BOOK REVIEW: Conversations with Friends, Sally Rooney
Updated: May 6
‘Salinger for the snapchat generation.’
WOAH,’ I said, as I finished Sally Rooney’s debut. I needed to take a break, take a deep breath, and gather my thoughts. I was overwhelmed with feeling. Tense and sad - and add into that mix - angry, confused and a bit annoyed - and you’re just about there…
Just when I’d lost faith in modern literature, I’d found this unhealthily addictive book. And when I say addictive, I mean you simply CANNOT put it down.
Rooney writes about the most complex of topics with such simplicity. Topics that are at the centre of everyone’s lives; sex, love and the confusions that arise from them.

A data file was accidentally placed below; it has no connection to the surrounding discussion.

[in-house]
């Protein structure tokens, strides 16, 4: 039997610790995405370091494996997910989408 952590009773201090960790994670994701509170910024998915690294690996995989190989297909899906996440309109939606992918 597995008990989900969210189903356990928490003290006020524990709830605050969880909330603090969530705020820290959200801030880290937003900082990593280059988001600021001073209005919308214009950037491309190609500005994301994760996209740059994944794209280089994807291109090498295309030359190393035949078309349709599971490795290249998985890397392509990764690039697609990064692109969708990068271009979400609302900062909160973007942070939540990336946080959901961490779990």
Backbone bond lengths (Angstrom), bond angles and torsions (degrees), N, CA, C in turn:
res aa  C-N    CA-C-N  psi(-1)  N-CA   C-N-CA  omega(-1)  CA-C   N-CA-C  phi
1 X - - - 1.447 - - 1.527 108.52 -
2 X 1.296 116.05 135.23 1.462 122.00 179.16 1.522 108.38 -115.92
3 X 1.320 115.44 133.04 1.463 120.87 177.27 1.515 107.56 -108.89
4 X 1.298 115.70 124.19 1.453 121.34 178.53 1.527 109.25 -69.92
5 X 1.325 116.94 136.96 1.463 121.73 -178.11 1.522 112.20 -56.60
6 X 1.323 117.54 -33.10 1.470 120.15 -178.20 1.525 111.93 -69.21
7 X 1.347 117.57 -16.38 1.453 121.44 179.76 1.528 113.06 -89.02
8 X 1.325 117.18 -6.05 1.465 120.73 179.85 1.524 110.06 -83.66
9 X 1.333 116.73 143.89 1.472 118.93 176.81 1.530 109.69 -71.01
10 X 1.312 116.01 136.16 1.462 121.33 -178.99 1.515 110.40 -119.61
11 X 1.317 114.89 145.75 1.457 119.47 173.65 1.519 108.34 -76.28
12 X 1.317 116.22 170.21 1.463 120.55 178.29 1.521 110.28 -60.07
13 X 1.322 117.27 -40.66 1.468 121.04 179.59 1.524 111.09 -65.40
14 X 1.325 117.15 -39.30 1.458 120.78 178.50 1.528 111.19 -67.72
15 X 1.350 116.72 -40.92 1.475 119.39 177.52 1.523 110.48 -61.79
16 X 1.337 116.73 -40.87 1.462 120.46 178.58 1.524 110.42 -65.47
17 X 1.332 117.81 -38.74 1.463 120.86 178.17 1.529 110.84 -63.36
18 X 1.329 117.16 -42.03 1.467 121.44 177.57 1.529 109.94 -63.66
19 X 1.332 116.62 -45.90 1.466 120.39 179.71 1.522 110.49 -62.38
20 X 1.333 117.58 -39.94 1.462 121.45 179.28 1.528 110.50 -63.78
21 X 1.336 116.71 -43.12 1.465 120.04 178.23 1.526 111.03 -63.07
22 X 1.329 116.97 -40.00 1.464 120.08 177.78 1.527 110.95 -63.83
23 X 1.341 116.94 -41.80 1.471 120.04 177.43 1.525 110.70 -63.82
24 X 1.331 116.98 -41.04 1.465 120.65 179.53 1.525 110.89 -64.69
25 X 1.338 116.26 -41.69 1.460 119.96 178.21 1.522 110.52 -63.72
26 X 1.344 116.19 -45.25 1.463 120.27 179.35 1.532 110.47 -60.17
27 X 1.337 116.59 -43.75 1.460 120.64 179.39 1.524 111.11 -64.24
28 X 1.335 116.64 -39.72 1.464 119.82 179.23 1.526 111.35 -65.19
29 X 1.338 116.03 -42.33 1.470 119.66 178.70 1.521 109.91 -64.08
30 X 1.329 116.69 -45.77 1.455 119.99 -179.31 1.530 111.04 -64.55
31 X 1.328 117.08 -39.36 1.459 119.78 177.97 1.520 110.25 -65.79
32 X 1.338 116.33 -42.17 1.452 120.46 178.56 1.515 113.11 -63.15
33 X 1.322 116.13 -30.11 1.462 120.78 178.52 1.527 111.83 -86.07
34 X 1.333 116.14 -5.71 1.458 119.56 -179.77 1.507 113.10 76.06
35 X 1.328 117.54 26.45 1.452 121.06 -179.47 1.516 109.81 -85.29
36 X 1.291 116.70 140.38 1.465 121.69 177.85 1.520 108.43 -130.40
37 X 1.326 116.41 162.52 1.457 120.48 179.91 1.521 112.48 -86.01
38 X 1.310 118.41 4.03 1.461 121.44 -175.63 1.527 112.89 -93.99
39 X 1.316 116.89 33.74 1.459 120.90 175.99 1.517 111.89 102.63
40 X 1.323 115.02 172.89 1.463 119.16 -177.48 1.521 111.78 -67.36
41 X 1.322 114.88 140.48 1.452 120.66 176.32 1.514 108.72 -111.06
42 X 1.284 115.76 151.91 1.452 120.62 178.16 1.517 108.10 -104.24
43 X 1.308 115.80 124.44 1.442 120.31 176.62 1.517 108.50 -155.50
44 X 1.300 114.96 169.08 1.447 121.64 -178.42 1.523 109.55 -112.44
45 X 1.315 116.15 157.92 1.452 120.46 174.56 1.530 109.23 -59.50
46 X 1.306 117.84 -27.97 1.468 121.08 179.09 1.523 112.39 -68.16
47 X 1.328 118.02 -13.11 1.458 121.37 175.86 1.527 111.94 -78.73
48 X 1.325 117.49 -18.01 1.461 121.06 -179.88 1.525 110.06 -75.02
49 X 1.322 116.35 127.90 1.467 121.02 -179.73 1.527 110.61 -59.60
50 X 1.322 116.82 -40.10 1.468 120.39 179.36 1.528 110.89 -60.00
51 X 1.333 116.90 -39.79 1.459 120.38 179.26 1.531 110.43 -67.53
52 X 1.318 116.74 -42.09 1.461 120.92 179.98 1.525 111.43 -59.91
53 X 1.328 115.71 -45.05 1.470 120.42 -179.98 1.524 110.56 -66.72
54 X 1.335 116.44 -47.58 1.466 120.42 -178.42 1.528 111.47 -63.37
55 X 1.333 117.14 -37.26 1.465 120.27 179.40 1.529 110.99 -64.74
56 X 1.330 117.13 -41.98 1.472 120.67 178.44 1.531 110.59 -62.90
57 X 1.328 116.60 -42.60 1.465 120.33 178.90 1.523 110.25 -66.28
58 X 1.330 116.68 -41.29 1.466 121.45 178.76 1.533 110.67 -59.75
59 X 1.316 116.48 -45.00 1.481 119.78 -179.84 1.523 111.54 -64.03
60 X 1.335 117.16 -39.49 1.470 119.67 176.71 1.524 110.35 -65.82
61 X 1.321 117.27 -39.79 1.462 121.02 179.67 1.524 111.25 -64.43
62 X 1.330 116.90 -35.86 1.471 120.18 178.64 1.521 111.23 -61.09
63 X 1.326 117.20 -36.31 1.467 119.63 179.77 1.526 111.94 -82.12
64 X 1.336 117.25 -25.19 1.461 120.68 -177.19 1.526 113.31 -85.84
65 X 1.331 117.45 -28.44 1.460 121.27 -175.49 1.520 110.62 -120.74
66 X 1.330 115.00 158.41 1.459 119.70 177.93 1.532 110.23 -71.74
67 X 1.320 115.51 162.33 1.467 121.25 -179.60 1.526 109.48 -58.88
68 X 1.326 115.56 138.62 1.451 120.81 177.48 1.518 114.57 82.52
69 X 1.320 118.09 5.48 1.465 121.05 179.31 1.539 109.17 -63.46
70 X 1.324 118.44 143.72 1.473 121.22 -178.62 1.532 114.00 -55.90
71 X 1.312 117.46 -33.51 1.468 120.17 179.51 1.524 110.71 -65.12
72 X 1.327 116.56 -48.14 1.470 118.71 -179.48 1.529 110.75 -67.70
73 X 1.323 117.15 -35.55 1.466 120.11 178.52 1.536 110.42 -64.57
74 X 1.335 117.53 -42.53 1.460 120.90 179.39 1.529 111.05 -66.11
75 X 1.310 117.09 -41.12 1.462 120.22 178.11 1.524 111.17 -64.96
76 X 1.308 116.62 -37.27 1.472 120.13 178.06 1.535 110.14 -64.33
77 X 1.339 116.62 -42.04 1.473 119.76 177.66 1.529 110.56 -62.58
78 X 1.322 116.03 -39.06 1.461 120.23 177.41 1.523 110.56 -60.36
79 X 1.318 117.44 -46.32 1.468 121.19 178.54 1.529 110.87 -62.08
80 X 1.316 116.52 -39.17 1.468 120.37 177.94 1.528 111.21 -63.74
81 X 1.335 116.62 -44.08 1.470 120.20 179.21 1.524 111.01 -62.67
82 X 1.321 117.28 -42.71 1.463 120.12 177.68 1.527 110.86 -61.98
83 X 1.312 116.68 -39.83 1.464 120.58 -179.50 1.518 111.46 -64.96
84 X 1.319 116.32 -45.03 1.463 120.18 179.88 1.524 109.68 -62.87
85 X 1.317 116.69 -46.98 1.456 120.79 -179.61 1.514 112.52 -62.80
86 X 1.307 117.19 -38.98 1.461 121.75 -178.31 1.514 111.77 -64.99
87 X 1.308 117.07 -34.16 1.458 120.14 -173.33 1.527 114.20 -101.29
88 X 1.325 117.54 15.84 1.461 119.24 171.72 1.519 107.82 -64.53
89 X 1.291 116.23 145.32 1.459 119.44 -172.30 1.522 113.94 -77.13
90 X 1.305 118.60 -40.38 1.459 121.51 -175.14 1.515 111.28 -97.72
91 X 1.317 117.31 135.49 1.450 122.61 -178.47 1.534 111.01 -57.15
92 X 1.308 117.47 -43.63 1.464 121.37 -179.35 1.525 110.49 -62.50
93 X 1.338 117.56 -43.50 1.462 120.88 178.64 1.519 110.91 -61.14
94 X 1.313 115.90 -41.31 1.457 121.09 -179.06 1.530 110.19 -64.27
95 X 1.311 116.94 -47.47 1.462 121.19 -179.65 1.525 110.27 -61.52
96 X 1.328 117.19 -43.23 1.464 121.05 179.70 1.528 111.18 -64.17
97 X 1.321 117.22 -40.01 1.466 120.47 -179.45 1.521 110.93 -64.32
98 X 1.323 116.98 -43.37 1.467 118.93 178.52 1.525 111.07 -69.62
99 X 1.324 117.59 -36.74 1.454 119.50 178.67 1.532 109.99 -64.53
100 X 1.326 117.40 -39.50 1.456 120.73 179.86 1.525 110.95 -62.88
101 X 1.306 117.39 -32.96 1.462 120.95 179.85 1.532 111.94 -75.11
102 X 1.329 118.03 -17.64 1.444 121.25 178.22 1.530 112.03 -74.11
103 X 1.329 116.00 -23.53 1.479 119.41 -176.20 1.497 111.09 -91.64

The book follows the lives of students Frances and Bobbi, best friends and former lovers. Frances writes poetry, Bobbi performs it. Frances is shy and quiet, Bobbi opinionated and loud. The two are noticed by critic Melissa, married to actor Nick and the four of them embark on a tense and often puzzling relationship.
Rooney’s elegant prose matches her flowing plot as you enter a world of drinking in Dublin bars, flirting at dinner parties and secret affairs in the south of France. The most relatable book a young student can read, from a young author freshly out of the student life – the vivid plot and simple style captures the imagination, providing the much needed inspiration to get yourself through lockdown.
Sally Rooney is a new Irish author who has also written the 2018 novel, NORMAL PEOPLE, recently made into a BBC 12 part TV series.